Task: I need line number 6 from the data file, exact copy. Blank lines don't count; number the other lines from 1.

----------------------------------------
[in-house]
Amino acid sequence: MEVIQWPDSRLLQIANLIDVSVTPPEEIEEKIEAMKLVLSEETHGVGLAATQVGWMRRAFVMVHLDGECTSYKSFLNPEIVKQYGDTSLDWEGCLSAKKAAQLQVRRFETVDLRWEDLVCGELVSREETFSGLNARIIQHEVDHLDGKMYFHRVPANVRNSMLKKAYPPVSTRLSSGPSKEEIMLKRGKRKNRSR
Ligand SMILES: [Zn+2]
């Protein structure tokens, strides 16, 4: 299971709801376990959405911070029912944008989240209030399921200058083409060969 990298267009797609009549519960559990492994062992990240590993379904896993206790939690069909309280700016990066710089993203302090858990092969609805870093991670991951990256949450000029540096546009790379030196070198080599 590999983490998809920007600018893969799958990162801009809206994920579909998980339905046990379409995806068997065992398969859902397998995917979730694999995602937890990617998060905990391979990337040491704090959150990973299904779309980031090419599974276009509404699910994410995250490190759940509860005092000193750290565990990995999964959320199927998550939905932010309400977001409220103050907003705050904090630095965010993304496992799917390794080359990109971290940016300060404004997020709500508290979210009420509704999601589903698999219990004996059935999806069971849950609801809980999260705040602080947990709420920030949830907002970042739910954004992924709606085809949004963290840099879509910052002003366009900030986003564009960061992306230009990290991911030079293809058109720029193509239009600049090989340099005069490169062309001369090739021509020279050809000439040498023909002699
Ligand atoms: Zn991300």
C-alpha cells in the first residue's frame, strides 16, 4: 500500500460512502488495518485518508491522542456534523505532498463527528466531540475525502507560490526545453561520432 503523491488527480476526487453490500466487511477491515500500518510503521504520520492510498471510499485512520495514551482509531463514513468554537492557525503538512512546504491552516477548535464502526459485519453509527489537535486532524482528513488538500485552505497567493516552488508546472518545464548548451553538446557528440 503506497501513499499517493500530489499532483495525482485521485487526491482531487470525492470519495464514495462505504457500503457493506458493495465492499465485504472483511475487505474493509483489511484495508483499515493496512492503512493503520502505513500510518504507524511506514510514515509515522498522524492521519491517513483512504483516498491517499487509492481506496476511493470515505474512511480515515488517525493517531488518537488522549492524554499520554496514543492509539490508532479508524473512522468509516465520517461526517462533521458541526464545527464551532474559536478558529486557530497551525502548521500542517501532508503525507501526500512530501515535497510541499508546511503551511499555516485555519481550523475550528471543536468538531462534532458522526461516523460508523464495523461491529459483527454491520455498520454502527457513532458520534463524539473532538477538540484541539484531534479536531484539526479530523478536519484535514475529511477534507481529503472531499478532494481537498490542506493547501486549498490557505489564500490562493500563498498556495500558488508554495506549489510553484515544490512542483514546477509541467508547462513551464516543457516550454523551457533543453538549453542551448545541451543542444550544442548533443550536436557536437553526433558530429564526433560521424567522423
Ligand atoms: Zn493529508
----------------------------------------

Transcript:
C-alpha cells in the first residue's frame, strides 16, 4: 500500500460512502488495518485518508491522542456534523505532498463527528466531540475525502507560490526545453561520432 503523491488527480476526487453490500466487511477491515500500518510503521504520520492510498471510499485512520495514551482509531463514513468554537492557525503538512512546504491552516477548535464502526459485519453509527489537535486532524482528513488538500485552505497567493516552488508546472518545464548548451553538446557528440 503506497501513499499517493500530489499532483495525482485521485487526491482531487470525492470519495464514495462505504457500503457493506458493495465492499465485504472483511475487505474493509483489511484495508483499515493496512492503512493503520502505513500510518504507524511506514510514515509515522498522524492521519491517513483512504483516498491517499487509492481506496476511493470515505474512511480515515488517525493517531488518537488522549492524554499520554496514543492509539490508532479508524473512522468509516465520517461526517462533521458541526464545527464551532474559536478558529486557530497551525502548521500542517501532508503525507501526500512530501515535497510541499508546511503551511499555516485555519481550523475550528471543536468538531462534532458522526461516523460508523464495523461491529459483527454491520455498520454502527457513532458520534463524539473532538477538540484541539484531534479536531484539526479530523478536519484535514475529511477534507481529503472531499478532494481537498490542506493547501486549498490557505489564500490562493500563498498556495500558488508554495506549489510553484515544490512542483514546477509541467508547462513551464516543457516550454523551457533543453538549453542551448545541451543542444550544442548533443550536436557536437553526433558530429564526433560521424567522423